All this may sound like a glaring issue with the game, but I can ensure you that’s really not the case. Once I figured out my own tactics for the combat and what guardian numbers I favoured I really enjoyed the tense bouts between the corrupt golems and my mostly unstoppable army. When you get to this point it’s a pleasure having you hands dance over the controller while seeing your effective management playout on screen, especially in the later and very challenging battles where victory definitely deserves a mini fist pump.

The tense combat affairs aren’t the only use for the Anima guardians as to get to the combat arena’s you’ll need to solve a variety of puzzles along the way. In reality, none of the puzzles felt hugely unique or original, but the novelty of having someone you’re in charge of doing the dirty work never really wore and did make for a couple of later challenging puzzles.

Now, an action adventure game wouldn’t be complete without the addition of collectables and of course, Masters of Anima is no different. The collectables on offer here through are actually useful, much like what you’d from classic Zelda games. Hidden items here consist of extra health segments, extra anima storage, another piece of the Anima scroll or most importantly XP. The reason XP plays such a big role is due to the fact that every level you progress during a stage provides a skill point to be distributed to either Otto or one of his guardian classes. What’s really nice about this RPG skill tree is the fact that it can be reset after any stage. What’s best about this approach is the encouragement it offers towards experimenting with your different guardians and Otto, all of which offer a different play style.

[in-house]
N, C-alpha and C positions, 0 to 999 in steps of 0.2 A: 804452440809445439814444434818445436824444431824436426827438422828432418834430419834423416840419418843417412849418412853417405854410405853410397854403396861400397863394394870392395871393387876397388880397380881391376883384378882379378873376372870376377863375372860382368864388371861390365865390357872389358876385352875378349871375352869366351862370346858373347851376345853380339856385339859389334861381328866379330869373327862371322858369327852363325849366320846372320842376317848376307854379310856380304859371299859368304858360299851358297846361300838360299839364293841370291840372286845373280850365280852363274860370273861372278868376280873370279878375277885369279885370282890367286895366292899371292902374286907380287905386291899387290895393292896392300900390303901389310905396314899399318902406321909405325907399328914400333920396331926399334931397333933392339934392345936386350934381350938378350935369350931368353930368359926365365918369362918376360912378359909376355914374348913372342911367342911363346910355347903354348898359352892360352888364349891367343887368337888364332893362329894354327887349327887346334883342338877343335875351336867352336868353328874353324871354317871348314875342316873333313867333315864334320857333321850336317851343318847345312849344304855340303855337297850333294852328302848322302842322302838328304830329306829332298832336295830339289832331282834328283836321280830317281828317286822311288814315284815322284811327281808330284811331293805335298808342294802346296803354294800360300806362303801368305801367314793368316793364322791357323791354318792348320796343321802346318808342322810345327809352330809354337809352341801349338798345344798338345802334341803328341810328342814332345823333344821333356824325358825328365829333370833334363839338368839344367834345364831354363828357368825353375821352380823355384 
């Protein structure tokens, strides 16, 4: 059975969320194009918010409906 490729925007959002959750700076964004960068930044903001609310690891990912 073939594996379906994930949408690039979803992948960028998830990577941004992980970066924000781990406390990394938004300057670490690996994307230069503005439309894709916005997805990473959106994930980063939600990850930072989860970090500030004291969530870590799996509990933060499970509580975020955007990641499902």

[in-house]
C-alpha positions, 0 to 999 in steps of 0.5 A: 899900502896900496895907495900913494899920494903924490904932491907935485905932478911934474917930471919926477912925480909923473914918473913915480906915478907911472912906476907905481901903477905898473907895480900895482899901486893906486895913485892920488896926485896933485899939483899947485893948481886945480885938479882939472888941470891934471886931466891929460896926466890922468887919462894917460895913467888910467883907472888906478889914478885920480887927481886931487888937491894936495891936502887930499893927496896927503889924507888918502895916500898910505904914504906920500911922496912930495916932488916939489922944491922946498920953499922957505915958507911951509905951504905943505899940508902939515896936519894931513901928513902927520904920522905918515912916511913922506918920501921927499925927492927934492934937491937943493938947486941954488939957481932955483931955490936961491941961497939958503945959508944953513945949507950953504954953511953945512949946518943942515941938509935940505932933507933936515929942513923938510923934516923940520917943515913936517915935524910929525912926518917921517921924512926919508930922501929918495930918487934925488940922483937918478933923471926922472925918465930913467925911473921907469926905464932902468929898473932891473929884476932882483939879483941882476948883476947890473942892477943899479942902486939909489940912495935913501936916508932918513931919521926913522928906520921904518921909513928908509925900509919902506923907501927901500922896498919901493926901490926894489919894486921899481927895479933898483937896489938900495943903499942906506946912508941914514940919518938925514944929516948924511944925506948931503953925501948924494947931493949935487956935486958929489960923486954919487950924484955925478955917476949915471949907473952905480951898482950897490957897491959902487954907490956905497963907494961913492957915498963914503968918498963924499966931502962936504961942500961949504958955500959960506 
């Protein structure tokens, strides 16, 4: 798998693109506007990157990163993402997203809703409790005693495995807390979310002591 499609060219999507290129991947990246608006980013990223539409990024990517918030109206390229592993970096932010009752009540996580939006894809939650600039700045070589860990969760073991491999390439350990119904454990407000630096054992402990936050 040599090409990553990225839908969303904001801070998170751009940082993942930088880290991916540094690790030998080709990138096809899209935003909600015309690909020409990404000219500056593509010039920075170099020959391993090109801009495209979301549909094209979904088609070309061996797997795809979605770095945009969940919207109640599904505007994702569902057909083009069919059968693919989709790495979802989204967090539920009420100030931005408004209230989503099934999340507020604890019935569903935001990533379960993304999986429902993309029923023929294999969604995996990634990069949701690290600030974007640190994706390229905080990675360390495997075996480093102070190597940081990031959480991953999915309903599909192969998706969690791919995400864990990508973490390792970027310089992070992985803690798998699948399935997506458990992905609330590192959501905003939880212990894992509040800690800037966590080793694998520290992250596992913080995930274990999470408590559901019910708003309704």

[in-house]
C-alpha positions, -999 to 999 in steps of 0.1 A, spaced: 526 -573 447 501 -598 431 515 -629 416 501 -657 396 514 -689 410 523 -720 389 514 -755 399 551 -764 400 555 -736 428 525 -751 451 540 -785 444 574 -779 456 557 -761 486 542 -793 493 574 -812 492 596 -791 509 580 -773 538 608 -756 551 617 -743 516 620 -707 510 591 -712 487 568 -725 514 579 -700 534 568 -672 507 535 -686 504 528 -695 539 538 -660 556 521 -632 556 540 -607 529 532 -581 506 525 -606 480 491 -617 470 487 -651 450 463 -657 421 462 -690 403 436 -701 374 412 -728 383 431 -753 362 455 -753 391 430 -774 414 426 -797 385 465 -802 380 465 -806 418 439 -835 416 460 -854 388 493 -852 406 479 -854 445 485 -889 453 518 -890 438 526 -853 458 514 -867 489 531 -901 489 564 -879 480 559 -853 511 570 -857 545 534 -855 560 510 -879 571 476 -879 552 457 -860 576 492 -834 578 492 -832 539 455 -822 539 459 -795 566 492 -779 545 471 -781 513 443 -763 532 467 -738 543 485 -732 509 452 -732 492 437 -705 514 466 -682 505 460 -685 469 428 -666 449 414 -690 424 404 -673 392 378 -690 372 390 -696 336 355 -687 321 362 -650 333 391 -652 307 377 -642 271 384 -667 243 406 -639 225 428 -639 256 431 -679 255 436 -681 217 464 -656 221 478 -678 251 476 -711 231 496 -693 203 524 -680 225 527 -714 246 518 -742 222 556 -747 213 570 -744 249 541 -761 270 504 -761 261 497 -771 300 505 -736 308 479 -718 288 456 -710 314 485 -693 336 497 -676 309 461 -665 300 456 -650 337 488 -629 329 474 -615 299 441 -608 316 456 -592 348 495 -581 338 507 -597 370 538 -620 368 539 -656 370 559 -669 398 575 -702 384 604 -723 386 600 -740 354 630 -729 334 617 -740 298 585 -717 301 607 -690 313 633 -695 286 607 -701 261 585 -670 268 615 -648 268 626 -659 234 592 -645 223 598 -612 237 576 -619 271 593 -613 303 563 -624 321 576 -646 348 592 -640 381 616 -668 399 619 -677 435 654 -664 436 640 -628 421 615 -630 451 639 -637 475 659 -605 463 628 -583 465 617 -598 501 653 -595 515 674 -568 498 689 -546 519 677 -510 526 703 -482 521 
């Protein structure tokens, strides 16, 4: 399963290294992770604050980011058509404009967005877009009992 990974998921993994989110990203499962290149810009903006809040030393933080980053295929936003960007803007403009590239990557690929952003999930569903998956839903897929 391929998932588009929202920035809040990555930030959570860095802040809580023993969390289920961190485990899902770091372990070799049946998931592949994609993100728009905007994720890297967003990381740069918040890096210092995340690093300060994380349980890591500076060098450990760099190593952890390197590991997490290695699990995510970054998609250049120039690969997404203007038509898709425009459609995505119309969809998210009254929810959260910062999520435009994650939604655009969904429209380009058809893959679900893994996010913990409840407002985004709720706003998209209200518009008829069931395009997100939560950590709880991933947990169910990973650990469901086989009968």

Masters of Anima’s charming low poly visuals, enticing fantasy environments and multi-tasking guardian management all help give the game a sense of personality. Although the controls can be a hindrance as you progress with a larger number army, once you get your head around their sometimes cumbersome feel there is a lot of enjoyment and achievement to be taken away from the tense arena battles.

Good

  • Controlling guardians makes every day puzzles and combat feel original
  • Excellent voice acting help give the leading characters more depth
  • Whimsical fantasy world feels steeped in history

Bad

  • Controls can get fiddly as your army size increases
7.8

Good

Lewis started Indie-Credible in the summer of 2016 after struggling to find a website that justifiably covered indie games. Although he can't deny his love for some AAA games (especially the Final Fantasy series) his true love lies in the indies - people say he plays too many indie games, but we all know that's not possible.